Coronary Artery Bypass Grafting (CABG) is the most common surgical treatment for acquired heart disease. With this method, a blood vessel taken from another part of the body is used to route blood around blockages in the coronary arteries to restore adequate circulation of blood to the heart. NewYork-Presbyterian offers two types of CABG surgeries: traditional CABG and minimally invasive CABG.
During a traditional CABG, the surgeon makes an incision down the center of the chest and through the breastbone (sternum) to gain access to the heart. The heart is temporarily stopped and the patient's blood is shunted into a heart-lung machine, which substitutes for the beating heart and lungs during surgery. Blood vessels from the chest, arms, or legs are placed in the heart to take on the work of the diseased coronary vessel. These donor vessels can be relocated safely because other blood vessels can adequately supply the part of the body from which they are taken. Following completion of the bypass procedure, the heart is stimulated electrically to re-establish its beat, the patient is taken off the heart-lung machine, and the incision in the chest is closed.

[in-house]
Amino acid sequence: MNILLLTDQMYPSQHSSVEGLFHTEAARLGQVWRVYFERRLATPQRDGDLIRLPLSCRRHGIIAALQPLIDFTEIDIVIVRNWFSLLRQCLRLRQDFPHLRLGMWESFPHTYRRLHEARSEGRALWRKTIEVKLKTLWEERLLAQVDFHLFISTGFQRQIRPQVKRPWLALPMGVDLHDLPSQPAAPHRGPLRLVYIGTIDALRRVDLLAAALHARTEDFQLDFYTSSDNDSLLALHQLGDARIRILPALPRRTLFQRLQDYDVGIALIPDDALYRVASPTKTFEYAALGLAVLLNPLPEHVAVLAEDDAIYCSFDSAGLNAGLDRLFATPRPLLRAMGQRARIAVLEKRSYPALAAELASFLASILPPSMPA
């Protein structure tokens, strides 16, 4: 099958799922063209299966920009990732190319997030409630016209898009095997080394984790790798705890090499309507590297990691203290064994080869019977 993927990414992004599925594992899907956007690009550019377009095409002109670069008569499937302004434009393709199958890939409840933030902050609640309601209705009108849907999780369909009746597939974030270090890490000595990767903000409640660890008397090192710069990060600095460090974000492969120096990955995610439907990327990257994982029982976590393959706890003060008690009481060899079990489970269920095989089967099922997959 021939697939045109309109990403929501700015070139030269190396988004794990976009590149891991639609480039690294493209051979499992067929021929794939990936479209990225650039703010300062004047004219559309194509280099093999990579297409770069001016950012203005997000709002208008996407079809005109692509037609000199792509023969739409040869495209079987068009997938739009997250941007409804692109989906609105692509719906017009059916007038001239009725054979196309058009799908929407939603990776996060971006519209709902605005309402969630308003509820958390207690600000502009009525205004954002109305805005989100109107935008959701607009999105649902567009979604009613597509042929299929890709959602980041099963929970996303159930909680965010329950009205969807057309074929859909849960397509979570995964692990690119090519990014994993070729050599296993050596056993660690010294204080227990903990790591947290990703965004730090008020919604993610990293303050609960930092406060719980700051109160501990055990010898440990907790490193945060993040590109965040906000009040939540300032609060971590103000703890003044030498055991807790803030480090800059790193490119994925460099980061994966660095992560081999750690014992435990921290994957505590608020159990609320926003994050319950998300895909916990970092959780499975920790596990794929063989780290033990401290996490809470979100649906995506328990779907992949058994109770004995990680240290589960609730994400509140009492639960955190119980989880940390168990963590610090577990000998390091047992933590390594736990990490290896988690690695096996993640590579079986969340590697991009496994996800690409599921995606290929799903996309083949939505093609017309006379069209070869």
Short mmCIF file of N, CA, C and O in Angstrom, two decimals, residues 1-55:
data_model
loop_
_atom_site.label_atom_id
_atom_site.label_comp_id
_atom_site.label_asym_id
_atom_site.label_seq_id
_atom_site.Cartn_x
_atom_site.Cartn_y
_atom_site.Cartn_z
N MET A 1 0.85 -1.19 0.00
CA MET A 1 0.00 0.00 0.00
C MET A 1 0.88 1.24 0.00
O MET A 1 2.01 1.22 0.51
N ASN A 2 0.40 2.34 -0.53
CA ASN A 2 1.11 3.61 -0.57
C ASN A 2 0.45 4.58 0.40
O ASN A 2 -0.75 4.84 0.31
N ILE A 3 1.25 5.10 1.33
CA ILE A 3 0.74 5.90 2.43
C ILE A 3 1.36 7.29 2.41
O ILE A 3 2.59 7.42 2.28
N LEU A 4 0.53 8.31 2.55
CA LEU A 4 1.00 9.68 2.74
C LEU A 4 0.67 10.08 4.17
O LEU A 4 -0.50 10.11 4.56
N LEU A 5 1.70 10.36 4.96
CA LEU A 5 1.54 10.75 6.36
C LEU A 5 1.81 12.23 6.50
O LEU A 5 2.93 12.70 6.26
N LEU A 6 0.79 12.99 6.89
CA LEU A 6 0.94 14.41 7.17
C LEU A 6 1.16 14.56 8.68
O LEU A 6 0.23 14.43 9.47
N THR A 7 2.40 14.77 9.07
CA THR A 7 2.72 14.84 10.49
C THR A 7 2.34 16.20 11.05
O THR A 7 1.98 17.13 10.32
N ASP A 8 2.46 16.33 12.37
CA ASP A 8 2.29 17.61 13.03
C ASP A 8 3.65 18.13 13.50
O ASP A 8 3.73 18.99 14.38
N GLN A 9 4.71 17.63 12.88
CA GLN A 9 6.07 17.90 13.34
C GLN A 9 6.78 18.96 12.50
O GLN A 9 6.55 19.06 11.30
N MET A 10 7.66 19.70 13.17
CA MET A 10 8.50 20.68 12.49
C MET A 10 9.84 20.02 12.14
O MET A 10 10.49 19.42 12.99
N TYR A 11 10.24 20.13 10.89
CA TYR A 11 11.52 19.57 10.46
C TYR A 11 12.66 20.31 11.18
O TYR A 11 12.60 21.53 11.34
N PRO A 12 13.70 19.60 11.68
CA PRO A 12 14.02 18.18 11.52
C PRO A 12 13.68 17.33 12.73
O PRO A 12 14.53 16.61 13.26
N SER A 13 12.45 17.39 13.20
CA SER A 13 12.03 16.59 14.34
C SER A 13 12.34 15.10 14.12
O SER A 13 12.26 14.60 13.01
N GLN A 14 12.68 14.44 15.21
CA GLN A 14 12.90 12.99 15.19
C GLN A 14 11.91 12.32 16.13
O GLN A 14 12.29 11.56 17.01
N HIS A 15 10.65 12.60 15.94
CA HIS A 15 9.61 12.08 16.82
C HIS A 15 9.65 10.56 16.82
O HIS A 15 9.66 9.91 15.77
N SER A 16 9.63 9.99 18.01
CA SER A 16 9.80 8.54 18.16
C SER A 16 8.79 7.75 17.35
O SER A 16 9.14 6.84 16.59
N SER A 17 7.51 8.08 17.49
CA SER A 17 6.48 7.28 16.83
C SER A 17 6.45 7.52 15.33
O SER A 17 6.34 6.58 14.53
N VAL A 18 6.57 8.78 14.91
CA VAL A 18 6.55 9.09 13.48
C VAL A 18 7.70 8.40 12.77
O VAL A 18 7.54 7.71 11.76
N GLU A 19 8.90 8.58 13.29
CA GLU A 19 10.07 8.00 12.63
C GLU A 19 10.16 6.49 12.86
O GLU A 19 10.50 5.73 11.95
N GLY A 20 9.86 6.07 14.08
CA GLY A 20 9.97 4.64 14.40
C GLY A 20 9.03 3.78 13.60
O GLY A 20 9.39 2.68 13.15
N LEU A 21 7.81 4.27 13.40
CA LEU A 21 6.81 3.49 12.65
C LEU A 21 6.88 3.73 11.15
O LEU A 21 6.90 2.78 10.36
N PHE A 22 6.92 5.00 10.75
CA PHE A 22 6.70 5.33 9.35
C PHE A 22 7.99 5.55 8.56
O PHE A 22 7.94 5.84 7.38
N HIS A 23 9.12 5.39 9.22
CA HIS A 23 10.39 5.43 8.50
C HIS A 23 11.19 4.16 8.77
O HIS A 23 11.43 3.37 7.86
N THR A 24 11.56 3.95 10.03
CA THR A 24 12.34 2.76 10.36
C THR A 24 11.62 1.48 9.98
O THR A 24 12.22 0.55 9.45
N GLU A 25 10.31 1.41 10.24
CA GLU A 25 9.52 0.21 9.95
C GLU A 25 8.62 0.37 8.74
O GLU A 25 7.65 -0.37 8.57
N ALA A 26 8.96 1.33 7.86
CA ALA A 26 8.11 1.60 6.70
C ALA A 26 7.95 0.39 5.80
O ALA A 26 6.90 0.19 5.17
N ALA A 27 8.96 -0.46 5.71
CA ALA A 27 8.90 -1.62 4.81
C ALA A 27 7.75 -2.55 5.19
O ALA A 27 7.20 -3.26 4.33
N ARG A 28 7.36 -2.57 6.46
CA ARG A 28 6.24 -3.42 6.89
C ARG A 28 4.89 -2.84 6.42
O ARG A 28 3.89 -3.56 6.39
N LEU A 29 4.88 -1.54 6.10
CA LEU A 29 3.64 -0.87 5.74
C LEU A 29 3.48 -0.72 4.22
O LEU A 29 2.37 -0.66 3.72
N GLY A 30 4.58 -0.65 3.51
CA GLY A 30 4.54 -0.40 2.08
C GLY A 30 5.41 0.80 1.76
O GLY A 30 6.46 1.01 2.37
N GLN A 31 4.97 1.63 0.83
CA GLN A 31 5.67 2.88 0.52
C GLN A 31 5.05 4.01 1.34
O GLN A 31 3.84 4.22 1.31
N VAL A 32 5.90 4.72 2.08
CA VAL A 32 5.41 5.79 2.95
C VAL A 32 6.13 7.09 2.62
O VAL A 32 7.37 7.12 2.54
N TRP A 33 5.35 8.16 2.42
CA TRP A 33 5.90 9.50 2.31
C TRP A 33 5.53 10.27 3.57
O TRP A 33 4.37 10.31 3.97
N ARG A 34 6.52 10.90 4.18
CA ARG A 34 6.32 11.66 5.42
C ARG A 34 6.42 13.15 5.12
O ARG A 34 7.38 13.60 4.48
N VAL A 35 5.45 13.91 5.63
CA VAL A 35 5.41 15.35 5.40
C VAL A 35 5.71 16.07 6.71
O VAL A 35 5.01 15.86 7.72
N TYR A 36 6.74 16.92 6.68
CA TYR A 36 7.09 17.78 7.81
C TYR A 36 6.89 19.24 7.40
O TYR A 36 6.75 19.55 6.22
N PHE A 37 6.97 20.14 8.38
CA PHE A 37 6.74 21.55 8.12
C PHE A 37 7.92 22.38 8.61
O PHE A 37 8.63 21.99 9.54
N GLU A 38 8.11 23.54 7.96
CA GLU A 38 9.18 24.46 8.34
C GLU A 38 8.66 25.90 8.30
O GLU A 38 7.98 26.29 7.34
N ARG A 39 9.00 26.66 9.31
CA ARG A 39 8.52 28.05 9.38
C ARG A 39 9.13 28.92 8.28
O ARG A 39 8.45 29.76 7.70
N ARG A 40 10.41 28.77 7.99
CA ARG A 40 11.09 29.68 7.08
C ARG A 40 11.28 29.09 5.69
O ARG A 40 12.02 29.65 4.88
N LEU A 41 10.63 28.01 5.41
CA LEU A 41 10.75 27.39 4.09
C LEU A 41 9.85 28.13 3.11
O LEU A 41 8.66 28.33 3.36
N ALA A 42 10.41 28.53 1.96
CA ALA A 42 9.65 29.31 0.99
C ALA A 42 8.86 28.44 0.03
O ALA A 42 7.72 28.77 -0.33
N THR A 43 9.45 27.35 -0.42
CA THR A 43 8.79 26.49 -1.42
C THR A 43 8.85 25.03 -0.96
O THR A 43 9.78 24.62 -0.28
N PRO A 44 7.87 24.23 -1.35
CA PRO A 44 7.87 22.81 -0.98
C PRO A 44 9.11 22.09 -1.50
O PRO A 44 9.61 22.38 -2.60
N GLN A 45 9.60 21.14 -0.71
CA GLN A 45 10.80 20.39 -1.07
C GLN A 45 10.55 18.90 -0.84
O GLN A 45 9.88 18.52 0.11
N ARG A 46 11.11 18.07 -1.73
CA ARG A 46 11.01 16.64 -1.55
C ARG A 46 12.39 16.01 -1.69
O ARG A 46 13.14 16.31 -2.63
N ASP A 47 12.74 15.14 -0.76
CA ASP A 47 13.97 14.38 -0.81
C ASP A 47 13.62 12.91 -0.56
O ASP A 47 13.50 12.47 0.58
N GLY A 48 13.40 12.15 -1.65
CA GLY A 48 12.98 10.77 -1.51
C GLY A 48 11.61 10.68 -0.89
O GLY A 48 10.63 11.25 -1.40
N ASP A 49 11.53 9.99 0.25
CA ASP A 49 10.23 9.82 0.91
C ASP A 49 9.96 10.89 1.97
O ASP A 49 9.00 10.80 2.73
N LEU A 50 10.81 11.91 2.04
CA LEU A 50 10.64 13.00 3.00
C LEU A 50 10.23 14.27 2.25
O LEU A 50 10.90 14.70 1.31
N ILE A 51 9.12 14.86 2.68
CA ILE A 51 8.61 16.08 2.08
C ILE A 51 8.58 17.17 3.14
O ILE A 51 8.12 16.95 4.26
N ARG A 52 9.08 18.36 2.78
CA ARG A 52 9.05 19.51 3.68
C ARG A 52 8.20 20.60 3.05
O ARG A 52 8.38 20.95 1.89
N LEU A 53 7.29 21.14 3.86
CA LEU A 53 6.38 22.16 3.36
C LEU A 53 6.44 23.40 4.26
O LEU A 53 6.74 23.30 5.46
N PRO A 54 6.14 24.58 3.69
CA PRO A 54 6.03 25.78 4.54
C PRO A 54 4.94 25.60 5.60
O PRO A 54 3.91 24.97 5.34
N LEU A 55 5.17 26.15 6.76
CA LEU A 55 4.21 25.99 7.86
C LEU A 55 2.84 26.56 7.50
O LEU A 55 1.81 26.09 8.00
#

In certain cases, a patient may be a candidate for minimally invasive CABG. Using this method, a small (2-3 inch) incision is made in the tissue layer between the ribs. This method – made possible by a specialized surgical robot and a heart stabilizer developed by our surgeons – is associated with less chest trauma, less post-operative discomfort, shorter hospital stays, and a faster recovery time than traditional CABG.
In many cases, CABG can be performed without the use of the heart-lung machine. With this "off-pump" (also called "beating heart") technique, a mechanical stabilizing device is used to restrict the movement of the heart so that the surgeon can perform surgery while the heart is still beating. Patients may be given a drug to slow the heart rate, but the heart maintains its own rhythm without the assistance of the heart-lung machine. The main benefits of off-pump surgery are related to the avoidance of the heart-lung machine and clamping of the aorta, and may include a reduced risk of stroke and bleeding in certain patients.